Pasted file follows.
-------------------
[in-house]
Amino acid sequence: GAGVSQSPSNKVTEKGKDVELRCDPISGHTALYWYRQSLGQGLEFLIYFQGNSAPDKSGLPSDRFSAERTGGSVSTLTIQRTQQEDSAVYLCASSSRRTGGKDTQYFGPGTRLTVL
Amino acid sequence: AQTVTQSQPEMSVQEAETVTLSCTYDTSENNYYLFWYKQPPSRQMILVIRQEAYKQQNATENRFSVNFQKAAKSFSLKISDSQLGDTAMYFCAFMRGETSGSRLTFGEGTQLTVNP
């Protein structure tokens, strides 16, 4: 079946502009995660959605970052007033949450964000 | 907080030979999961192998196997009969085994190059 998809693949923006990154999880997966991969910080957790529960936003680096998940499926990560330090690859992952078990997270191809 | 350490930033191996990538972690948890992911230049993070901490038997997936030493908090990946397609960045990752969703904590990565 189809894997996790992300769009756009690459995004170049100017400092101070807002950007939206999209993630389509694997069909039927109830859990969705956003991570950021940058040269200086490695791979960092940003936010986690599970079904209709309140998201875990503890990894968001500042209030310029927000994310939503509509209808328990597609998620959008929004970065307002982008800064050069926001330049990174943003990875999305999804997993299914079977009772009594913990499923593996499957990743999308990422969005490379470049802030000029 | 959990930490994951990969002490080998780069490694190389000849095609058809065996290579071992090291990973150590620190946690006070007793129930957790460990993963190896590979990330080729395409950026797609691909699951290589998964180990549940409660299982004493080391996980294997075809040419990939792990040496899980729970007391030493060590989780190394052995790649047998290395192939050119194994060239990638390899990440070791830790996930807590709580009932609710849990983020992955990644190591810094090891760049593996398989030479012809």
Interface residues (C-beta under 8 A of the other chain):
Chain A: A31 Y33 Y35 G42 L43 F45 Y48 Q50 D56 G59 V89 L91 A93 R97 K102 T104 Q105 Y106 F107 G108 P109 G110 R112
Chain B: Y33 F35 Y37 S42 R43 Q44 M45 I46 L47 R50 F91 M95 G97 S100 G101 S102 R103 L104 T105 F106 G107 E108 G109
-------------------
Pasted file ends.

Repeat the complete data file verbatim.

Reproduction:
[in-house]
Amino acid sequence: GAGVSQSPSNKVTEKGKDVELRCDPISGHTALYWYRQSLGQGLEFLIYFQGNSAPDKSGLPSDRFSAERTGGSVSTLTIQRTQQEDSAVYLCASSSRRTGGKDTQYFGPGTRLTVL
Amino acid sequence: AQTVTQSQPEMSVQEAETVTLSCTYDTSENNYYLFWYKQPPSRQMILVIRQEAYKQQNATENRFSVNFQKAAKSFSLKISDSQLGDTAMYFCAFMRGETSGSRLTFGEGTQLTVNP
């Protein structure tokens, strides 16, 4: 079946502009995660959605970052007033949450964000 | 907080030979999961192998196997009969085994190059 998809693949923006990154999880997966991969910080957790529960936003680096998940499926990560330090690859992952078990997270191809 | 350490930033191996990538972690948890992911230049993070901490038997997936030493908090990946397609960045990752969703904590990565 189809894997996790992300769009756009690459995004170049100017400092101070807002950007939206999209993630389509694997069909039927109830859990969705956003991570950021940058040269200086490695791979960092940003936010986690599970079904209709309140998201875990503890990894968001500042209030310029927000994310939503509509209808328990597609998620959008929004970065307002982008800064050069926001330049990174943003990875999305999804997993299914079977009772009594913990499923593996499957990743999308990422969005490379470049802030000029 | 959990930490994951990969002490080998780069490694190389000849095609058809065996290579071992090291990973150590620190946690006070007793129930957790460990993963190896590979990330080729395409950026797609691909699951290589998964180990549940409660299982004493080391996980294997075809040419990939792990040496899980729970007391030493060590989780190394052995790649047998290395192939050119194994060239990638390899990440070791830790996930807590709580009932609710849990983020992955990644190591810094090891760049593996398989030479012809």
Interface residues (C-beta under 8 A of the other chain):
Chain A: A31 Y33 Y35 G42 L43 F45 Y48 Q50 D56 G59 V89 L91 A93 R97 K102 T104 Q105 Y106 F107 G108 P109 G110 R112
Chain B: Y33 F35 Y37 S42 R43 Q44 M45 I46 L47 R50 F91 M95 G97 S100 G101 S102 R103 L104 T105 F106 G107 E108 G109